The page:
The transition from tween to teen means exciting changes on the horizon: learning to drive, becoming more independent, thinking about college and a career. Teens also begin to take more control over their health-care needs. This includes building relationships with their doctors separate from their parents.
That shift should begin by age 13 says Kaiser Permanente pediatrician Jane K. Mellott, MD. A “well-teen” checkup, Dr. Mellott says, should start with the parents in the exam room. Mom and dad can raise their own concerns, discuss their teen’s medical and medication history, and give permission for necessary vaccines.
Vaccines for teens
Recommended vaccines for teenagers, if they haven’t already been given in a previous well-child visit:
- Hepatitis B
- DTaP/Td/Tdap (diphtheria, tetanus, pertussis)
- MMR (measles, mumps, rubella)
- Varicella (chicken pox)
- HPV (human papilloma virus, which can cause certain cancers)
- MCV booster (booster for protection against meningococcal disease)
After meeting parents and patient together, Dr. Mellott meets separately with the teen. “It’s important for parents to respect their teen’s privacy — and to prepare their adolescents to eventually manage their own health,” Dr. Mellott says. “Also, teens are much more likely to open up about certain health topics when parents aren’t in the room.” These issues include:
- Depression and anxiety, especially suicidal thoughts
- Stress levels related to school, relationships, or extracurricular activities
- Self-esteem, including body image, weight, and bullying
- Sexuality, including sexual identity, becoming sexually active, and contraception
- Alcohol or drug use
Teens and touchy topics
To draw a teenager out on these potentially sensitive topics, a provider must balance being direct and honest with building a rapport. So says Andrea Hoopes, MD, a Kaiser Permanente pediatrician with a focus on adolescent medicine. “Teenagers can tell if you are just asking questions to check a box. To be able to talk about deeper subjects, we have a conversation. I ask what’s going on in their lives, their relationships, what they’re interested in.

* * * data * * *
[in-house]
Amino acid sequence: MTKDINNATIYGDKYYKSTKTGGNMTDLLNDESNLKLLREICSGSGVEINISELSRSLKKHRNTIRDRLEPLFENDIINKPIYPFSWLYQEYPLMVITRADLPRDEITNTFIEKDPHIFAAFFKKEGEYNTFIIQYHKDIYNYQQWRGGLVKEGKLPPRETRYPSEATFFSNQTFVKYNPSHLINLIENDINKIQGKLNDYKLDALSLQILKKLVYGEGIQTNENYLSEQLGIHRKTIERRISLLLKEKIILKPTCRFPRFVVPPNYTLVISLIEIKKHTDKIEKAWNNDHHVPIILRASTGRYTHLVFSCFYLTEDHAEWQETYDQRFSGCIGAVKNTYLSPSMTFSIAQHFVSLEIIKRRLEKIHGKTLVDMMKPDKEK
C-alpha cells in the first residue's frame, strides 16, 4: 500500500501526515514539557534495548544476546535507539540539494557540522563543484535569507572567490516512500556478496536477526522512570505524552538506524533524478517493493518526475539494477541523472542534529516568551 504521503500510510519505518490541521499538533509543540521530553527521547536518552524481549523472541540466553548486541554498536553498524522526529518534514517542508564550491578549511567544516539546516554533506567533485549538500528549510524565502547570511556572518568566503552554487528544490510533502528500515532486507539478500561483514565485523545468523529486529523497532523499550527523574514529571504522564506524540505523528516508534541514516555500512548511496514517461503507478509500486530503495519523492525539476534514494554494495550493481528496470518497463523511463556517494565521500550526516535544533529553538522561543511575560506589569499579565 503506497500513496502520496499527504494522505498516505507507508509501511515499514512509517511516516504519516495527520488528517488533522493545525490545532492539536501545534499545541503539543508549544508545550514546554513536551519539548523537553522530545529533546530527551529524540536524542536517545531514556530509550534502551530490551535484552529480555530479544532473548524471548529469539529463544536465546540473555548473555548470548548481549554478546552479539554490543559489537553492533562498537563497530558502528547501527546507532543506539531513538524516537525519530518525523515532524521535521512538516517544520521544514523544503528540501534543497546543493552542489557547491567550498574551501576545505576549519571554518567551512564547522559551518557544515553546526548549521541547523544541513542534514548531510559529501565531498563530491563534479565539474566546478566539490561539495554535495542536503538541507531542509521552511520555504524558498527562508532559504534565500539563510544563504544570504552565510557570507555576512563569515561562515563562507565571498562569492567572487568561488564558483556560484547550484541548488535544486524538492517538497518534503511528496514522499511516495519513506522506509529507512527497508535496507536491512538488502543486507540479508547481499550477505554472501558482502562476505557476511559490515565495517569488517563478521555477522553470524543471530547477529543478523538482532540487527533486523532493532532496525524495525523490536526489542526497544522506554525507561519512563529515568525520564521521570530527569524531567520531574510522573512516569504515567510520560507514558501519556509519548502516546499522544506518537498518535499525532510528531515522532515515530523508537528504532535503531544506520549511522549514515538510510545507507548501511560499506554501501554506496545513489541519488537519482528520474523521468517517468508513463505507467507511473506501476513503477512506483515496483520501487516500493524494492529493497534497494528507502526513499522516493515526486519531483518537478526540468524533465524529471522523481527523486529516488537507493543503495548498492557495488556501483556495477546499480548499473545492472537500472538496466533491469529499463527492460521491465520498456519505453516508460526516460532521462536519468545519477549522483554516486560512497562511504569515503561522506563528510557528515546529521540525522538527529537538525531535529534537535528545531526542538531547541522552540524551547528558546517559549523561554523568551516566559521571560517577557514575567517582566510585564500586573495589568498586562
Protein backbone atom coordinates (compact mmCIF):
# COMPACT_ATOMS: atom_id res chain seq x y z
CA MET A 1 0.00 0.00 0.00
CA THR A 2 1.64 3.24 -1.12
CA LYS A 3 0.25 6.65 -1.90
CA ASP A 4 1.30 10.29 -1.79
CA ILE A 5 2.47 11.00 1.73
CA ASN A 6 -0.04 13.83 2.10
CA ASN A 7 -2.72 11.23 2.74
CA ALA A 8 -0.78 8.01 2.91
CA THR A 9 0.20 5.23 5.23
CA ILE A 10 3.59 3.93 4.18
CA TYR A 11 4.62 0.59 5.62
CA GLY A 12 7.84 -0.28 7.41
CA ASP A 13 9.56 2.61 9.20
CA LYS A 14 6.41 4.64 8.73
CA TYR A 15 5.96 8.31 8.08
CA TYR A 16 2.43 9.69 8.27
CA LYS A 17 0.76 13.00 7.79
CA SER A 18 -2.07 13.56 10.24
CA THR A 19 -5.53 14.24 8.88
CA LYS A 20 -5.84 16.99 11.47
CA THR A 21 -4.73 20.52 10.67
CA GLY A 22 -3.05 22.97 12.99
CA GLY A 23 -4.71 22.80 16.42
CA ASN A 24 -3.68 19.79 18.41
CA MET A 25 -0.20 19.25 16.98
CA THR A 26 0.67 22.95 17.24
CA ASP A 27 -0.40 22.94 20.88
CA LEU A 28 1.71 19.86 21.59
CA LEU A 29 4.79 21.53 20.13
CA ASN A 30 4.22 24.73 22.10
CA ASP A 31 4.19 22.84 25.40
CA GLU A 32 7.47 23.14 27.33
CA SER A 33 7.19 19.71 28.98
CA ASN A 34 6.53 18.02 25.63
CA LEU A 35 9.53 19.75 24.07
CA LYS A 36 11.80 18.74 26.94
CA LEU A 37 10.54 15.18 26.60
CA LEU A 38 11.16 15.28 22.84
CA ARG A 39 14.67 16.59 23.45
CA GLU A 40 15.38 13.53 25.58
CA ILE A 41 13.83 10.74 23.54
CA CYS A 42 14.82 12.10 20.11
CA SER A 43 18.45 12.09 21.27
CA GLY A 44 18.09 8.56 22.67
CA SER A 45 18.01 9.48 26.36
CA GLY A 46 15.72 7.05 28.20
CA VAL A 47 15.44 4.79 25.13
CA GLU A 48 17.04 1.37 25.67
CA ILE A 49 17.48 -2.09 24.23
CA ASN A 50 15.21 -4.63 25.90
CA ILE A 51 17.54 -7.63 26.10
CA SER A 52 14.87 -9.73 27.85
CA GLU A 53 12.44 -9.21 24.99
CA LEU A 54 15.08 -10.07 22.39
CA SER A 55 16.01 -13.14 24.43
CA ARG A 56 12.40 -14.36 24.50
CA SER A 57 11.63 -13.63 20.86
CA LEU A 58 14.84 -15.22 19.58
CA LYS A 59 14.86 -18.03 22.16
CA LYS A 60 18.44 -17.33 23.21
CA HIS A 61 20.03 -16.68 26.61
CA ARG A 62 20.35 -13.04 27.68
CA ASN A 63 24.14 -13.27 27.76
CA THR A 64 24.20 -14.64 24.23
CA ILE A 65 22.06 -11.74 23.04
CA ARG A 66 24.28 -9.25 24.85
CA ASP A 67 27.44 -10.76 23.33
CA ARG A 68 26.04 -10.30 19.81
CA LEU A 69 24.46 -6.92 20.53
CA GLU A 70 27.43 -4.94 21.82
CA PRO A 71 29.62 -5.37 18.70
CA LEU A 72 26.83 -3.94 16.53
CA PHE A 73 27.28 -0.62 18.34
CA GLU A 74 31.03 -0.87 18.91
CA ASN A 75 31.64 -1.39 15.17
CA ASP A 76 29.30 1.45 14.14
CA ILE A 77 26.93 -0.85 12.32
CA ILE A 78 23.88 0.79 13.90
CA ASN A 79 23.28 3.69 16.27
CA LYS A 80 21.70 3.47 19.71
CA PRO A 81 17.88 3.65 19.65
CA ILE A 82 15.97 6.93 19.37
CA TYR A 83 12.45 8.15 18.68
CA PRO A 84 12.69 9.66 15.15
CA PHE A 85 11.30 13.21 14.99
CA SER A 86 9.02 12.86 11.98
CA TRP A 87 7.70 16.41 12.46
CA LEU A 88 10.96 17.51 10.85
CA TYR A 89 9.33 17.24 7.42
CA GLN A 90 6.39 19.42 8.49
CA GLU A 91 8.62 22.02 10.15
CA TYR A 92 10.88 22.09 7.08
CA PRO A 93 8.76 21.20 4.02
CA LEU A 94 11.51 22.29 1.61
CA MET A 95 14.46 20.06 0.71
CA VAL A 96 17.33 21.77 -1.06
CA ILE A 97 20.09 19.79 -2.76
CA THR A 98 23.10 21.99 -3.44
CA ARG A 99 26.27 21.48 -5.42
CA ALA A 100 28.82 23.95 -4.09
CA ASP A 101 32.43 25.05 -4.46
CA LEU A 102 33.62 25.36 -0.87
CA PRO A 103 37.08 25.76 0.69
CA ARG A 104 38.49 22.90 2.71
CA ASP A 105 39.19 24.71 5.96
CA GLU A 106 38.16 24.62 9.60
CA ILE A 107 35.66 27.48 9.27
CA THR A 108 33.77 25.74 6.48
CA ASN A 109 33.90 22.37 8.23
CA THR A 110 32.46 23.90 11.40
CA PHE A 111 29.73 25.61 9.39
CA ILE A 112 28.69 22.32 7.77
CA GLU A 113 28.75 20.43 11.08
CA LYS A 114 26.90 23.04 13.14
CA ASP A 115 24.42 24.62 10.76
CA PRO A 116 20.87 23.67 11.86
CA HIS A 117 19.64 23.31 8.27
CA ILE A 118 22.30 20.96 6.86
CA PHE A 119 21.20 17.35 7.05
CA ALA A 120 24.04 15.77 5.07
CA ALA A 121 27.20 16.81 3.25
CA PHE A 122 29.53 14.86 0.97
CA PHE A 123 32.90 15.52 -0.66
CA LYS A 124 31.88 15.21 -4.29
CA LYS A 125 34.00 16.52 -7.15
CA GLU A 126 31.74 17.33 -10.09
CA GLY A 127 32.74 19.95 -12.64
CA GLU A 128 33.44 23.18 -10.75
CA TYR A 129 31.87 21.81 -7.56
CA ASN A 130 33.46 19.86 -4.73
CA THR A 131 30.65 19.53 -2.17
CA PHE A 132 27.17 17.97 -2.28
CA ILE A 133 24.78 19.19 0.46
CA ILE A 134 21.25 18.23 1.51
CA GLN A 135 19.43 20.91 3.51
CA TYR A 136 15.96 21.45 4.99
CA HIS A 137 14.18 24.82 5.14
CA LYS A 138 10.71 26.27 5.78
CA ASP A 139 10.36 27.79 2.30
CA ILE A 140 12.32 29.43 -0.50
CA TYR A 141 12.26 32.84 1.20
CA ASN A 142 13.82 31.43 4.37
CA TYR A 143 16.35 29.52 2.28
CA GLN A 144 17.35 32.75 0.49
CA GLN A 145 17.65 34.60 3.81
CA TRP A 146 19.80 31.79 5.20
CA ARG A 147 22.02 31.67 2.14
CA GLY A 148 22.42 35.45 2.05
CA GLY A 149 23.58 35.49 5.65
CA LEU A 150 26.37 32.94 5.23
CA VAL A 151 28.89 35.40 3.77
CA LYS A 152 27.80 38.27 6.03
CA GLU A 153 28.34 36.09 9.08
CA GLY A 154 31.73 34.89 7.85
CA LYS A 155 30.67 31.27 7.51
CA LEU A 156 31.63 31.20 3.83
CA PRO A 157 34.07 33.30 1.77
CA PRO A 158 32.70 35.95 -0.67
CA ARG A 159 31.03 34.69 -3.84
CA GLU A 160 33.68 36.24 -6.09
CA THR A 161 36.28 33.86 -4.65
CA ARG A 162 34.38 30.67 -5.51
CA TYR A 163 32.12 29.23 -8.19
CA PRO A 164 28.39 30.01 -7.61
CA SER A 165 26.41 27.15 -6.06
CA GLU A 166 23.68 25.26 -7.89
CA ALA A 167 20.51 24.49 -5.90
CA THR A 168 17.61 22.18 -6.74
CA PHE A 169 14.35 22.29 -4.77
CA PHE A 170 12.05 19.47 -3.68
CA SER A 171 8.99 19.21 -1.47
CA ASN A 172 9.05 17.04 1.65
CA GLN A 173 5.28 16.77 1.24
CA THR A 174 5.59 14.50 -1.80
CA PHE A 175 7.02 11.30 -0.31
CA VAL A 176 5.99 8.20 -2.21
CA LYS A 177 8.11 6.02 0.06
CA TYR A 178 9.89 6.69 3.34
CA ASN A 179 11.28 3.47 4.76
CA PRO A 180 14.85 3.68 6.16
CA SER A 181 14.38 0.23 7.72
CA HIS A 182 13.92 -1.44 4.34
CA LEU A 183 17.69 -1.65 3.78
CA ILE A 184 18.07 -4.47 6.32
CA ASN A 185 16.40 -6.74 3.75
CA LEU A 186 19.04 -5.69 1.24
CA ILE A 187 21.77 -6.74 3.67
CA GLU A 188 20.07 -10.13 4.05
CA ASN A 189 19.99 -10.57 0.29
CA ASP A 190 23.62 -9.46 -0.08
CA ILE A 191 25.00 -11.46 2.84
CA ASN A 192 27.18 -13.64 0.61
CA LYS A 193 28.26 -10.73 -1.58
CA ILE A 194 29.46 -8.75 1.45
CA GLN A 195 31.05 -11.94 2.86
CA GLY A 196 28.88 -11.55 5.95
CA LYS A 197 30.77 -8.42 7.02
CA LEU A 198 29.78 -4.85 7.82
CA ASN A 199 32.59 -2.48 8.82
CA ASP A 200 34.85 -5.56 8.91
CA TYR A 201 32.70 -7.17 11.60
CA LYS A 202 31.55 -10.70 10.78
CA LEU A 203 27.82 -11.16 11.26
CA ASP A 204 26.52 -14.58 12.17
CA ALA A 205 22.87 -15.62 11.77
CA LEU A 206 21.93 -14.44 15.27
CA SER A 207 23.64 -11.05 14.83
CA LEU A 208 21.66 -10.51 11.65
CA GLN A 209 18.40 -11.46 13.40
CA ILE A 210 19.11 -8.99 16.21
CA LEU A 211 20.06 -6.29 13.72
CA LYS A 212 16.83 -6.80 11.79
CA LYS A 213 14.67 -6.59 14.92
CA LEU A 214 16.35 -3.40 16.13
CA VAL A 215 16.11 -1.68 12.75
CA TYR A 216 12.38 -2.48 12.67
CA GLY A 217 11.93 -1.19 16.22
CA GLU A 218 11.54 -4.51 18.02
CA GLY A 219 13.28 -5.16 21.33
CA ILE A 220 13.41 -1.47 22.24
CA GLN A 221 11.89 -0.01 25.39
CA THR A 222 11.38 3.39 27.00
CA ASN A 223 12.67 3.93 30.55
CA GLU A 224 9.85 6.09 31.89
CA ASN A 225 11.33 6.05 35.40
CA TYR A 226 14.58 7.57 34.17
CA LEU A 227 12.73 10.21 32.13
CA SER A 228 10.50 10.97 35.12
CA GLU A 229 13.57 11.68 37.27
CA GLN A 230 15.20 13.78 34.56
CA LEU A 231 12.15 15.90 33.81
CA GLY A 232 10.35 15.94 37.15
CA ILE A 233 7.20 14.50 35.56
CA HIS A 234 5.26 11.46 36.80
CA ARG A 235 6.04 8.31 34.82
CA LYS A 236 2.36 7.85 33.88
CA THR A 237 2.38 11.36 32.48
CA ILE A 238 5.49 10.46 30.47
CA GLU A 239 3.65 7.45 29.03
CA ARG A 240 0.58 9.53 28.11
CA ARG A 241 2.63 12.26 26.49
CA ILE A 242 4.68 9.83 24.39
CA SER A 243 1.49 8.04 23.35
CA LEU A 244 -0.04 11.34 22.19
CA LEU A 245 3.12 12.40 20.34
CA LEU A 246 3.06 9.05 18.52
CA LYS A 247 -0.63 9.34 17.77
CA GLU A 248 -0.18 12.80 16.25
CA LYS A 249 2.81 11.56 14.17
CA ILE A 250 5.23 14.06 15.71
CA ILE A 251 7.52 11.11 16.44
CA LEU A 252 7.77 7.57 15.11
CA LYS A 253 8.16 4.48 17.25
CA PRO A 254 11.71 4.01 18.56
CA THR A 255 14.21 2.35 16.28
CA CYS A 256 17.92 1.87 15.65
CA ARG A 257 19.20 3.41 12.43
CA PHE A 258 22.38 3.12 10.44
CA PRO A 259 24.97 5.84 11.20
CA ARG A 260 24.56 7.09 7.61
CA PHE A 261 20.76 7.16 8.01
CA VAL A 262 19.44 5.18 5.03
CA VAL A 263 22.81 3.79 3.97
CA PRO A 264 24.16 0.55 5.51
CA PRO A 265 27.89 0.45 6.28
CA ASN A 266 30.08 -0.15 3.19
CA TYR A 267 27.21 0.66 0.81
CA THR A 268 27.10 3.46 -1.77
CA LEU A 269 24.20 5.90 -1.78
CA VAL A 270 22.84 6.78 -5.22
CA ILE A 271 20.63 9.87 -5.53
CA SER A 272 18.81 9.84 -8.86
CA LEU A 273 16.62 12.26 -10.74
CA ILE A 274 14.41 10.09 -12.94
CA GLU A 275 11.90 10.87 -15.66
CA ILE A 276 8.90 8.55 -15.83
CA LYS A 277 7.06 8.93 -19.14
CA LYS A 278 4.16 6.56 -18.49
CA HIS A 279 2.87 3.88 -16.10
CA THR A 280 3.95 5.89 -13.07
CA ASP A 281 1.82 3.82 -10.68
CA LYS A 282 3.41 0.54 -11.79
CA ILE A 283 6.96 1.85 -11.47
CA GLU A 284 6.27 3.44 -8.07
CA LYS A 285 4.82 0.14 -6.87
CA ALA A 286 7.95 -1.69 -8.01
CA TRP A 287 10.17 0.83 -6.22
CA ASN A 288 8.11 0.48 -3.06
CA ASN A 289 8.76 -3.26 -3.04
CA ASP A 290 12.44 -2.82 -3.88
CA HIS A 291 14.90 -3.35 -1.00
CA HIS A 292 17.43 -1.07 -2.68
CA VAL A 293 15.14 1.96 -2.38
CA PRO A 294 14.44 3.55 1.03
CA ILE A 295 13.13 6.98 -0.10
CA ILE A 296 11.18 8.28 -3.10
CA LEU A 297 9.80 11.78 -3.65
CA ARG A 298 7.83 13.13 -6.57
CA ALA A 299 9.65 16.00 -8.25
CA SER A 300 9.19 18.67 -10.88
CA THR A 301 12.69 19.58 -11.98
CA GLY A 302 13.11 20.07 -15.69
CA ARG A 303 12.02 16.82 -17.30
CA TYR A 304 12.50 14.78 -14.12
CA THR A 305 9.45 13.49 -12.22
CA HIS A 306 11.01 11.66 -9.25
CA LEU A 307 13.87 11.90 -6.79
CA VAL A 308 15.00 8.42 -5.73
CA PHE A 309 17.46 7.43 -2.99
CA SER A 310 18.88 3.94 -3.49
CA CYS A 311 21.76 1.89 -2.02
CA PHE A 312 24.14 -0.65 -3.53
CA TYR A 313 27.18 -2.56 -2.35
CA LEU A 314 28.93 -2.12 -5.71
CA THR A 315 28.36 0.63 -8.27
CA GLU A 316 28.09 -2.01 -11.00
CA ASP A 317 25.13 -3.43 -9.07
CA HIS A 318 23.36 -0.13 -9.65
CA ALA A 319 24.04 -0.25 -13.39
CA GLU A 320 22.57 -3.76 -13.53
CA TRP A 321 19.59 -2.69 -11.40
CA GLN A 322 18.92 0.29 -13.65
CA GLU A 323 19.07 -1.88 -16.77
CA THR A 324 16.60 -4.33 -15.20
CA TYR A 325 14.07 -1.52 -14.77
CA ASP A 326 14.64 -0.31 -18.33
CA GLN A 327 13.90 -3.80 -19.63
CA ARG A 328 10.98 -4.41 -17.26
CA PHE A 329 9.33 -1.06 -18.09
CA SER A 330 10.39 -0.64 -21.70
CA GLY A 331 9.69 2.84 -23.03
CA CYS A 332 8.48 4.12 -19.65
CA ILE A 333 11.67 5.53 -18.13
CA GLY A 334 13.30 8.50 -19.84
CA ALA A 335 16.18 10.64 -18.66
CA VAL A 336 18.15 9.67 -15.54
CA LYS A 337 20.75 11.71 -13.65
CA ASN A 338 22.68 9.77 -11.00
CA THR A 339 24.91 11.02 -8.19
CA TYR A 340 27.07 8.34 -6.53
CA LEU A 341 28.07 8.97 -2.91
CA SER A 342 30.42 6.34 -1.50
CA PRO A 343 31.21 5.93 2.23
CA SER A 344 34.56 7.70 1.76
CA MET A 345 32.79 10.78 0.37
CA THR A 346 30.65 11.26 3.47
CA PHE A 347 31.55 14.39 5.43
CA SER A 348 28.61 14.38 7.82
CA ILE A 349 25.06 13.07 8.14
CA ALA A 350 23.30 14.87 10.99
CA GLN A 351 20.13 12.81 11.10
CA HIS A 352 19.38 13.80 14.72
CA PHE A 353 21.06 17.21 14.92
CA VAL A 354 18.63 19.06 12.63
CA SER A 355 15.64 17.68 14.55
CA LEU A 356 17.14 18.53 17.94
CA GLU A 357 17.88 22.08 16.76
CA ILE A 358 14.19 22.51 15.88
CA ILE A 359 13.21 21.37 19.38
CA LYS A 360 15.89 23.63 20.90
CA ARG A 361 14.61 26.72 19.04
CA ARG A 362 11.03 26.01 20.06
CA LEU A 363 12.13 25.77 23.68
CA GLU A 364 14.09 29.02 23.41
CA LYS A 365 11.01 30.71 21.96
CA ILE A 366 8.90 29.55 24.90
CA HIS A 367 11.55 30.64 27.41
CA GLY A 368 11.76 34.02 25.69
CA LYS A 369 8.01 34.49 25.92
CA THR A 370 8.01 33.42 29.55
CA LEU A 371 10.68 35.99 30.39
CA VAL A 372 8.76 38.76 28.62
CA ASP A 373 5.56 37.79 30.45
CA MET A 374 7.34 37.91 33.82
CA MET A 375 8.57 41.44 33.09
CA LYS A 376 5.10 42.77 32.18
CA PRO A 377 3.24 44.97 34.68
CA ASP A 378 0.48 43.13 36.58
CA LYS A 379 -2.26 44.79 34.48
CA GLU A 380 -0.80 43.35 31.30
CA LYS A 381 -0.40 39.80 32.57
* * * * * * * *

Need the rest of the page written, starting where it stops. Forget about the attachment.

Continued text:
“Then I can go deeper, to ask about the health of their relationships and learn what’s really going on — but only after they feel they can trust me,” she says. If an adolescent shows symptoms of anxiety or depression, the primary care provider may recommend treatment with counseling or medication and discuss a plan to keep the teen safe.
“I do tell my adolescent patients that I need to alert someone if I feel they are a danger to themselves or others, if there is abuse at home, or if they are having sex with someone legally too old,” says Dr. Hoopes. “Otherwise, what we discuss stays between us.”
Bridging the information gap
Another change in a maturing child’s health care is the limited access to electronic health records granted to parents. From birth through age 12, a parent or legal guardian can request access to all of a child’s online medical record.
But when a child turns 13, Washington state privacy laws make some information confidential between teens and their health-care providers. While this privacy encourages teens to open up with their providers, it also means some information can’t be automatically shared with parents. That includes services provided for chemical dependency, mental health, most sexual or contraceptive needs, and sexually transmitted disease testing and treatment.
On April 20, 2017, however, Kaiser Permanente Washington began providing limited “teen proxy” access for parents of adolescents. This allows parents to see their child’s electronic vaccine records online, and send secure email messages to their teen’s health-care providers. With this solution parents have some access during those critical teen years, while preserving the child’s privacy. At age 18 teens can request full access to their electronic medical records; parents will no longer have access.
Transition years can be a challenge for both teens and parents. When it comes to health care, Kaiser Permanente is here to help. “Parents should take their teens’ growing independence at the doctor’s office as a good thing,” says Dr. Hoopes. “Teens still need their parents’ involvement, just as much as they need some privacy. One of our jobs as providers is to work with parents to help your child become an independent health consumer.”
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